This was my first study visit with the OCA and it was probably the first time I have been to an art gallery for many years so it was quite an experience, I did not really know what to expect.
Firstly I need to say that if you haven’t or don’t go to study visits you are making a big mistake, the people are not going to eat you they are the most friendly bunch of people who all seem to give a lot back. Gareth seems to me to be an Amazing man organising all of these trips and having a very wide knowledge of the subjects is a great person to discuss the exhibits with.
I took my Camera and it didn’t leave the bag, these things are not really photographic events although there are some die hard’s who love to photograph everyone there for the record.
This exhibition was primarily an art exhibition and not specifically a photography exhibition, the exhibits ranged from an installation to a video to a tapestry and even some photos.
Now I have to confess, this was the start of a very painful journey that I have been documenting in other posts. I have made the mistake of writing this up long after the event and now benefit from some other experiences but I will try to write the way I felt at the time.
Let me start by putting in a reference post about myself, when I was about 12 years old I went to the national gallery and absolutely loved the Canaletto’s, temper this with my formal education as an engineer and my love of things mechanical, you have someone who likes things that he can understand how they work. Add to this my Photography teacher at school would steer us away from exam boards where we had to study other photographers preferring instead to teach us techniques and keep us in the darkroom (in a decent way)
You can hopefully understand that from this background comes a person who can marvel at the beauty of the geometry in a photograph of a halved sea shell but looks on in confusion at the un made bed.
This was the me who walked into that gallery so the Exhibit by Arnud Desjardin (doesn’t that mean The Garden Arnud?) to see his work Business as usual, it didn’t make much sense, it was an exhibit that contained some shelves a table with a printer and a table full of books with every page covered by the words BUSINESS AS USUAL in bold huge type. Having read the book on the exhibition afterwards I think the book was the exhibit but I may be wrong, apparently its:
“A graphically bold book containing rhetorical economical expressions of both outrage and resignation, ready for occasion where ‘business as usual’ prevails”
The london open Guide book
Sorry it did not work for me, but I did learn that it was ok, one of the big learning lessons was that its ok not to like something and not to agree you do not need to be intimidated by either the artist or the other members of the group (who were lovely) you do need to debate and discuss and after that its still ok to disagree.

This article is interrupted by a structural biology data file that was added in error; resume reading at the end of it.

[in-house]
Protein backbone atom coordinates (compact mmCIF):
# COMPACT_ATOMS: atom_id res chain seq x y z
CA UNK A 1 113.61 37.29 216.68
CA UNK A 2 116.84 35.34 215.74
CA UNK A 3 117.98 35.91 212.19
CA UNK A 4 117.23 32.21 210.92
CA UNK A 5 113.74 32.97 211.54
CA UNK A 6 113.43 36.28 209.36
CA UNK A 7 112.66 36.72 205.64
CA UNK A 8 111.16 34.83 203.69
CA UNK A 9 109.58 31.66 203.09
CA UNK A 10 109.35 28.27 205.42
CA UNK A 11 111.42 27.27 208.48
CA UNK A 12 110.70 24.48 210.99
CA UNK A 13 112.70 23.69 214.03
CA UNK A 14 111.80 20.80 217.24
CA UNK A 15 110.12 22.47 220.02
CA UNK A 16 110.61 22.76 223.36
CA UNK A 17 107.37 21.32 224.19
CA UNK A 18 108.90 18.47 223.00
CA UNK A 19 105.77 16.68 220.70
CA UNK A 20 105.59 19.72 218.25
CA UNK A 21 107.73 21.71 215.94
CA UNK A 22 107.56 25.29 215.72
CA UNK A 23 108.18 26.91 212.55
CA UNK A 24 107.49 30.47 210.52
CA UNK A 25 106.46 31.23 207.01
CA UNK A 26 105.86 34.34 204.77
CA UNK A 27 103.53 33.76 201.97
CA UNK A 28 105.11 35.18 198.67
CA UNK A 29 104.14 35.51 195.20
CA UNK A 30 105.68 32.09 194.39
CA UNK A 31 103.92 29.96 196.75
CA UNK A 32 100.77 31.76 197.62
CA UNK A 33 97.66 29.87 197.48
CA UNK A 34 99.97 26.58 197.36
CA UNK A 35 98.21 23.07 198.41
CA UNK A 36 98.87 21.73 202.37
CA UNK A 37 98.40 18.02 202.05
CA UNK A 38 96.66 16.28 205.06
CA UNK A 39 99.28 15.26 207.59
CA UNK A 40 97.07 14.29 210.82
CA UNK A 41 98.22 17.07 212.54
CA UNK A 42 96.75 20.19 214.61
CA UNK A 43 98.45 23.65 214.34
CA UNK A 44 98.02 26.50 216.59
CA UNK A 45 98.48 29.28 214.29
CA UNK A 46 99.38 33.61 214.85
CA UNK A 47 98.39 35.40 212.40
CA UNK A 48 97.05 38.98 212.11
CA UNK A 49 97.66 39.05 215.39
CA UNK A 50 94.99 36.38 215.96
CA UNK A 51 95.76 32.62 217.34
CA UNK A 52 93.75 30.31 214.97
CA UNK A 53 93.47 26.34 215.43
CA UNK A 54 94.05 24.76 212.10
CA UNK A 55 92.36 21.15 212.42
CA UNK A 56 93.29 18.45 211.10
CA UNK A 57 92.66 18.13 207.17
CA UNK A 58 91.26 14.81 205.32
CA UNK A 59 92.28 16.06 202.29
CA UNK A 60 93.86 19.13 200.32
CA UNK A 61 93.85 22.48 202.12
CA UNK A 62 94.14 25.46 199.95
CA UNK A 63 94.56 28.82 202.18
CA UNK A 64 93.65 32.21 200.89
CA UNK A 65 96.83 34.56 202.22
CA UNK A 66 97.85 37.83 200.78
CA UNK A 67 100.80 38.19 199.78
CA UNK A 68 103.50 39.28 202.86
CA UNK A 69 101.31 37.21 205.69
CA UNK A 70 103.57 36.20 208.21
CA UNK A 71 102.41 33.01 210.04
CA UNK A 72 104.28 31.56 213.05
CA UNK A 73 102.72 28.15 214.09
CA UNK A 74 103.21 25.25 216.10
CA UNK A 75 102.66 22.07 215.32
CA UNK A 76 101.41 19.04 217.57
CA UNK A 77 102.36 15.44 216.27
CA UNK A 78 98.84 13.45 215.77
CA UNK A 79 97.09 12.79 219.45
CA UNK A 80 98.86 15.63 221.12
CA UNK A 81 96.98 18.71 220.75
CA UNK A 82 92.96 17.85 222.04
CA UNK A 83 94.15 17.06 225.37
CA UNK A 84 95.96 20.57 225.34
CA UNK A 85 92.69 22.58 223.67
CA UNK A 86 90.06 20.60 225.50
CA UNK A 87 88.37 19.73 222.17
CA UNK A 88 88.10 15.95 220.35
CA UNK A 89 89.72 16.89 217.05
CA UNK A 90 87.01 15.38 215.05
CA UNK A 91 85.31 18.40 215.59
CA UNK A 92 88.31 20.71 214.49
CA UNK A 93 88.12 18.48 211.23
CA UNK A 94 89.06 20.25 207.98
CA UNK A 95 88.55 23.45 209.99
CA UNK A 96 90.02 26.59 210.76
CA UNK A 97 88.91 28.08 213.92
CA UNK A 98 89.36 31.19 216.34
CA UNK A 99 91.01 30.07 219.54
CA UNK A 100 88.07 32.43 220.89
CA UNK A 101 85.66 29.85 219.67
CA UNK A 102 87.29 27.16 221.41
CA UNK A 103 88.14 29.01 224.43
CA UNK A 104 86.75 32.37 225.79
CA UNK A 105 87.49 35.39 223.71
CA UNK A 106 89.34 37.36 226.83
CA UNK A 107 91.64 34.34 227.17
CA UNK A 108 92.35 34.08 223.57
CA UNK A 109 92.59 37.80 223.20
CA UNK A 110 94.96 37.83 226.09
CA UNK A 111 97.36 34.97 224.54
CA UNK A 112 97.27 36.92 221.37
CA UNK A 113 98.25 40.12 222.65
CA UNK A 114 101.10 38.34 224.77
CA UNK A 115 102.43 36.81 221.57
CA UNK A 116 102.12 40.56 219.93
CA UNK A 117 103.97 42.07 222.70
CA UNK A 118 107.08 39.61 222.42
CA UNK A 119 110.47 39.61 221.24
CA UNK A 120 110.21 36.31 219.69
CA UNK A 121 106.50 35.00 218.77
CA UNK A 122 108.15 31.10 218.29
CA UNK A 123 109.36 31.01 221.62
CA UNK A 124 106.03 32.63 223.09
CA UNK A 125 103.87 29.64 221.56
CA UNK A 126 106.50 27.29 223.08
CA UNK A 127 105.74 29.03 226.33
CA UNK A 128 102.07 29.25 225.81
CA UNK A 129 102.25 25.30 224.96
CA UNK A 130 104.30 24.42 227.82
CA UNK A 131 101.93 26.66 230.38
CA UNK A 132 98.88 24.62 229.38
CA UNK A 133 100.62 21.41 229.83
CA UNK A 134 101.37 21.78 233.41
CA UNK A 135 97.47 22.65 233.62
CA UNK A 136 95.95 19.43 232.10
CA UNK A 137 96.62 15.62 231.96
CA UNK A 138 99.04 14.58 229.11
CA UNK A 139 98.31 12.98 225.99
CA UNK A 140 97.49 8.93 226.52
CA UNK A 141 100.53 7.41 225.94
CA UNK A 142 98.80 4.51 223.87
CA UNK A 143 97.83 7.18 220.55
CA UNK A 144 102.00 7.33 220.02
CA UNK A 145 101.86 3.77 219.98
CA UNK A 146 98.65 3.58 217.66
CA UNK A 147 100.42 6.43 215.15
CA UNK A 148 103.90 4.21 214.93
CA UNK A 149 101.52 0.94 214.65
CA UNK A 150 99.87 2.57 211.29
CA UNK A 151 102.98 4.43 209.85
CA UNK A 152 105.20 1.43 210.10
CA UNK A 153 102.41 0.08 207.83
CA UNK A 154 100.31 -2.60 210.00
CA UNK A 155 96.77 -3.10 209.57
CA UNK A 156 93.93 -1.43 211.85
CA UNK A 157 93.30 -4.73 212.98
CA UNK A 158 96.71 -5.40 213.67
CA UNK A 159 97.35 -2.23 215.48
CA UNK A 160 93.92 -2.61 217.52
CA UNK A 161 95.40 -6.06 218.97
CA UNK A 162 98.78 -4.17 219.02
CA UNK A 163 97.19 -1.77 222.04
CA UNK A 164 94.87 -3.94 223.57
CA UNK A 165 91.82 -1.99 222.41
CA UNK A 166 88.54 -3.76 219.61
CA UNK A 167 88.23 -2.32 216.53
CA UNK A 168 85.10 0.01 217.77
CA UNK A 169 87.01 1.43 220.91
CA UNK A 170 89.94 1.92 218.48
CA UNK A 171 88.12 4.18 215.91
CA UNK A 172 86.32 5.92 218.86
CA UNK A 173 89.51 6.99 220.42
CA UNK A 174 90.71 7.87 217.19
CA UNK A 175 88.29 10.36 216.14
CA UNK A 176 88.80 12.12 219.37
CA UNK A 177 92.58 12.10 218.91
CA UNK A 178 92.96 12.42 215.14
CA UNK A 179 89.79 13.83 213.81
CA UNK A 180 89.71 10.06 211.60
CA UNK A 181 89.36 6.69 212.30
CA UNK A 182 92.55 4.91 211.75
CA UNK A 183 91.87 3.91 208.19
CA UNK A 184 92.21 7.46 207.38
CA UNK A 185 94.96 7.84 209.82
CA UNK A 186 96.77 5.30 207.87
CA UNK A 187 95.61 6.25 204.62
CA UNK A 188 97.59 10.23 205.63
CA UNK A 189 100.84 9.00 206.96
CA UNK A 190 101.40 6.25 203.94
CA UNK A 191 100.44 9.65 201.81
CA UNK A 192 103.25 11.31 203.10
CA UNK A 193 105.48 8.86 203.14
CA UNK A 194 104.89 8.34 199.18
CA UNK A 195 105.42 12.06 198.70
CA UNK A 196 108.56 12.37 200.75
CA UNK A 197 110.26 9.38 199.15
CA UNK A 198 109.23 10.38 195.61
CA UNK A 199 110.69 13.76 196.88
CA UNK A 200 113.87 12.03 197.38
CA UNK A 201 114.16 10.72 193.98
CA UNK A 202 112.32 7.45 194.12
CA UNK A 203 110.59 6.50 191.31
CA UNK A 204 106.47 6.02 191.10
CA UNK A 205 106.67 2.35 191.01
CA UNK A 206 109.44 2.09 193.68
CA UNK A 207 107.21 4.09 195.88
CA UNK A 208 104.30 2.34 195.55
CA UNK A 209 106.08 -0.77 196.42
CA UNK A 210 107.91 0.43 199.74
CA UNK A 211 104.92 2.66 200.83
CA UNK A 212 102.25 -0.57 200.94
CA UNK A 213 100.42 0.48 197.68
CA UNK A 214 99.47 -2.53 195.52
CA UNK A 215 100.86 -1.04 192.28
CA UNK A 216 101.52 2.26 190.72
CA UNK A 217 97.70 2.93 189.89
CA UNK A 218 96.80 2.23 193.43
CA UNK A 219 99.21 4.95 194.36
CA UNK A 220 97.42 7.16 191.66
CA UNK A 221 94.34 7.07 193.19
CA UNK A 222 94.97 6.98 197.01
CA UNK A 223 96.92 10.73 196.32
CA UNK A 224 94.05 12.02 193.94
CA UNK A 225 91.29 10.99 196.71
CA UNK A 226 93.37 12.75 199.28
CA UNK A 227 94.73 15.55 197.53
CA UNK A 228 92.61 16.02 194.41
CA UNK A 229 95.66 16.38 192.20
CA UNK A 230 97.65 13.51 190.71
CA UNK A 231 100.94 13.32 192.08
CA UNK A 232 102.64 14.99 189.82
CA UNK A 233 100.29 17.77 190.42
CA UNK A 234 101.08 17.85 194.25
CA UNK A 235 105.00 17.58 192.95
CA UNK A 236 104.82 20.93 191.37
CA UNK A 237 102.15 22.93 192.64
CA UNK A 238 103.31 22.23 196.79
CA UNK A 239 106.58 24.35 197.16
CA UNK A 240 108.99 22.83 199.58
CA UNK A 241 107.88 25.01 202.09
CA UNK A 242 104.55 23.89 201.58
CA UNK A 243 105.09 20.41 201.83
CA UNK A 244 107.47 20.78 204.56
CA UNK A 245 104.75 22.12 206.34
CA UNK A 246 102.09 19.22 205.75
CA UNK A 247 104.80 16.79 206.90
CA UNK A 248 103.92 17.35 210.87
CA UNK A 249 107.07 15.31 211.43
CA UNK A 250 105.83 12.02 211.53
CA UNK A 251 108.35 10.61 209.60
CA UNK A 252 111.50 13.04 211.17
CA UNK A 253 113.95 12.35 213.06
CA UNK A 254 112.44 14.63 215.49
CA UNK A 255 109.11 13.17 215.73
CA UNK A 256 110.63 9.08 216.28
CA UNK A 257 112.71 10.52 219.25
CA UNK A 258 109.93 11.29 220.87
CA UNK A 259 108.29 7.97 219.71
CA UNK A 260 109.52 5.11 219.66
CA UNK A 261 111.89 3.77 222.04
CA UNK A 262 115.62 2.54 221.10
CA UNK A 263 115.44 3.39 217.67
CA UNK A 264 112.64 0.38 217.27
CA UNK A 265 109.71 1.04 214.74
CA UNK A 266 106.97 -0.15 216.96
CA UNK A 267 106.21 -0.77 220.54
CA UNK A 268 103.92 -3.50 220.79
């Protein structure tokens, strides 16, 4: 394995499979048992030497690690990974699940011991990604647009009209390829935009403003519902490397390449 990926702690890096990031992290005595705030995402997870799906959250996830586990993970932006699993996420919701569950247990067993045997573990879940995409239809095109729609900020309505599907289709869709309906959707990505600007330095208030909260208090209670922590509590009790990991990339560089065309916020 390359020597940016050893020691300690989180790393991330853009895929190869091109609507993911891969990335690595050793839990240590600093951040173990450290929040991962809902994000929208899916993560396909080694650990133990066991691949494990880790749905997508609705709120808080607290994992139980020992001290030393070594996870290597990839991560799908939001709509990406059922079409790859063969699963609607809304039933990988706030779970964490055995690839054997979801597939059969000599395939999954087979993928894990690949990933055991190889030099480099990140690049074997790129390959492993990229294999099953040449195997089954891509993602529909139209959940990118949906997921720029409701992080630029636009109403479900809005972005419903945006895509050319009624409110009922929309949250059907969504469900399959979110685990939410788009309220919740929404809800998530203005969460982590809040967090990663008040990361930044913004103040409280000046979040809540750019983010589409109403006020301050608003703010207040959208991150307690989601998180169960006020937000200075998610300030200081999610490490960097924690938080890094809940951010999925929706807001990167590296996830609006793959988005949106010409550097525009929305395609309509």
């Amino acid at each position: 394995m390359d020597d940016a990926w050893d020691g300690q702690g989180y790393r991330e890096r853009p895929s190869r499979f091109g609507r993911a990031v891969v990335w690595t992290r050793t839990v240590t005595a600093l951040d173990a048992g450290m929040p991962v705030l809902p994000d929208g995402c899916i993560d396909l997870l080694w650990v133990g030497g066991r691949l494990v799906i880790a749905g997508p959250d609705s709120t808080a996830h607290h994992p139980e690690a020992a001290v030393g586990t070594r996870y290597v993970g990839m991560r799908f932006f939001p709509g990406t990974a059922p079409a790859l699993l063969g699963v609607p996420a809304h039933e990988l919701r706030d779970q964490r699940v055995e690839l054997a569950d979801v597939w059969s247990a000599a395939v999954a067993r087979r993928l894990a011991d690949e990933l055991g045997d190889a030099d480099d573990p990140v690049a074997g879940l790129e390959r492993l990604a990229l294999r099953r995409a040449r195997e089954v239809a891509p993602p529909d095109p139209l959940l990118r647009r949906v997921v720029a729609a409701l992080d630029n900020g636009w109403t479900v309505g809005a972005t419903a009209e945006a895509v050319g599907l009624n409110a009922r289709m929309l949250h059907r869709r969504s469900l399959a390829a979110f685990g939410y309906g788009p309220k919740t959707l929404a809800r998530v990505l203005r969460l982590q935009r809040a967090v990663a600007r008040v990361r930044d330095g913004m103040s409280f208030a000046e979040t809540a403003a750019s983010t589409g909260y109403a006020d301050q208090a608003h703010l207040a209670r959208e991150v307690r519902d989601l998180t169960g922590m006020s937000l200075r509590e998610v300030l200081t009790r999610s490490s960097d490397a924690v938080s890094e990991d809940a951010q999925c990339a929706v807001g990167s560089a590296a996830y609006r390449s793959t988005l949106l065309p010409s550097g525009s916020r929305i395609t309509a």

There were a lot of videos on display and I found that in the visit format we were in they were rather difficult to watch and take in for me there was fundamentally something wrong with displaying videos in that situation. I am sure they were good its just that they were hard to digest.
There is always one exhibit that defy’s the rule though Greta Alfaro’s In Praise of the Beast, this was a video taken at night of a wedding cake left out in a snowy field which over 14 mins and 58 seconds is devoured and rolled in by a bunch of wild boar, it’s rather compelling to watch and is meant to depict the tension between shared social values and nature. For me it conjured up an image of the constant fight between man and nature so I guess it works. This video worked despite my comments generally about videos in this exhibition. During the tour we caught this towards the end so I returned after the visit was over and watched the whole thing.
My favourite exhibit was Thomas Ball’s Overburden, This is a series of photographs depicting the mining of oil from Tar Sand in Canada, Toms web site explains that these tar sands are only profitable when oil prices are high and their extraction causes massive damage to the ecology you can se the narrative here : http://www.thomasballphoto.com/ If you select the inescapable Limits menu and select Athabasca as the sub menu this will take you to the photo series and underneath is a link to the explanation of the project.
Tom’s work struck a chord with me I felt some of the images were very striking.
So I having seen the exhibition my parting thoughts were that there are a lot of angry artists out there and a lot of art that’s not for me but when I like something its a good feeling.
I learned it ok not to like something, I learned that OCA trips are great fun and nothing to be scared of.